I've been using traditional tools (if you call a bowl gouge traditional) for around 35 years now. I am doing more and more with the Hunter tools but don't think they will ever replace my bowl gouge or spindle gouges. I've started using the Hunter Hercules for roughing out of round bowls. It's just easier on my body. Next time I do one I'm going to try the Viceroy. It's a very stable tool might be good for that. I use the Hunter Osprey or mini Hercules a lot for finishing cuts on my mirrors. If I make a few passes with my gouge and can tell that there are going to be tearout issues I reach for the Osprey. It does a super clean push cut. I use the #4 or #5 for all of my box interiors. I used to use a gouge and then a scraper and then sand like crazy. Now I use the Hunter tool for a few passes across the bottom and sides and I can sand with 220 or sometimes even 600 depending on the wood. It cuts super clean across the bottom. On the sides I use the #5 like a shear scraper and that's usually good enough. If it isn't and I have room to use the tool I use what I think he calls a back cutter but I might need to look that one up. It's a curved tools with the cutter angled toward you. This allows you to do a bevel rubbing cut up the side of a Box interior. That one takes a little practice and finess to use but leaves a really good finish.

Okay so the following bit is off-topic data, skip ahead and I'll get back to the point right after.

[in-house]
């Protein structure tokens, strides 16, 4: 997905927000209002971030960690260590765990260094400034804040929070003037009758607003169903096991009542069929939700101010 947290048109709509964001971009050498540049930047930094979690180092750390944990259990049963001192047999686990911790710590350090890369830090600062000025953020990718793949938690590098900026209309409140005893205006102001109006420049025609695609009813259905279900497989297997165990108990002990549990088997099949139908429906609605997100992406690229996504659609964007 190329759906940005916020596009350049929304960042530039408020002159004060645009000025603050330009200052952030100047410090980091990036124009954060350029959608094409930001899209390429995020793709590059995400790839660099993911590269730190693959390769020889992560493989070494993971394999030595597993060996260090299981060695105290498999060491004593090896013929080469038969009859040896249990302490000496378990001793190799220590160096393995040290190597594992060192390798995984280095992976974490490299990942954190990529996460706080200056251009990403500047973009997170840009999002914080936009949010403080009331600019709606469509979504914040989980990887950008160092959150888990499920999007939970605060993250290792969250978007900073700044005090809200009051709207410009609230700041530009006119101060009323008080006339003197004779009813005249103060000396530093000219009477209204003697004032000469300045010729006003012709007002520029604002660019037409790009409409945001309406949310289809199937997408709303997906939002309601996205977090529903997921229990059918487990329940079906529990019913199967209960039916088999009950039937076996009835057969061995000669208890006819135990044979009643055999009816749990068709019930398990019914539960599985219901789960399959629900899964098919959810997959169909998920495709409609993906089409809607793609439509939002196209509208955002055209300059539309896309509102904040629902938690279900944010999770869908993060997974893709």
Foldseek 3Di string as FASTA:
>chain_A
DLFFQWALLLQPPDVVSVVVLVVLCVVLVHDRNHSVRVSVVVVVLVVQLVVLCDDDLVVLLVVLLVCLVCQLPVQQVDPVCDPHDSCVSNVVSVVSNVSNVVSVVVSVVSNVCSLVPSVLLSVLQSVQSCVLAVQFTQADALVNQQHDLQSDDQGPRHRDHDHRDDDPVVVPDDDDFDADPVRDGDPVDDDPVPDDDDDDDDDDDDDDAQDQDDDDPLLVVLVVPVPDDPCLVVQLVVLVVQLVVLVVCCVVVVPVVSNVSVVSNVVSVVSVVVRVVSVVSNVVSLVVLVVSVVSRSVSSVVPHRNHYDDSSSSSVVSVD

I taught my last 3 classes with nothing but Hunter scraping tools, although they do more of a cut than scrape based on the shavings coming off. These were really short classes and we didn't have time to teach bevel rubbing and sharpening. I used the Hercules, the Osprey, A viceroy, a Clewes tool and a couple of tools that I built that resemble the Osprey. Everyone had a great time with no catches and went home with a successful project. It was a stress free day for everyone. Made me understand why the EZ wood tools took off the way they have. I'm not a fan of the early flat scrapers because they dull so quickly and leave a bad finish. I did get to play with the Woodpeckers new flat scrapers. They are highly polished and seem to cut clean but I haven't had a chance to see how well they hold that edge.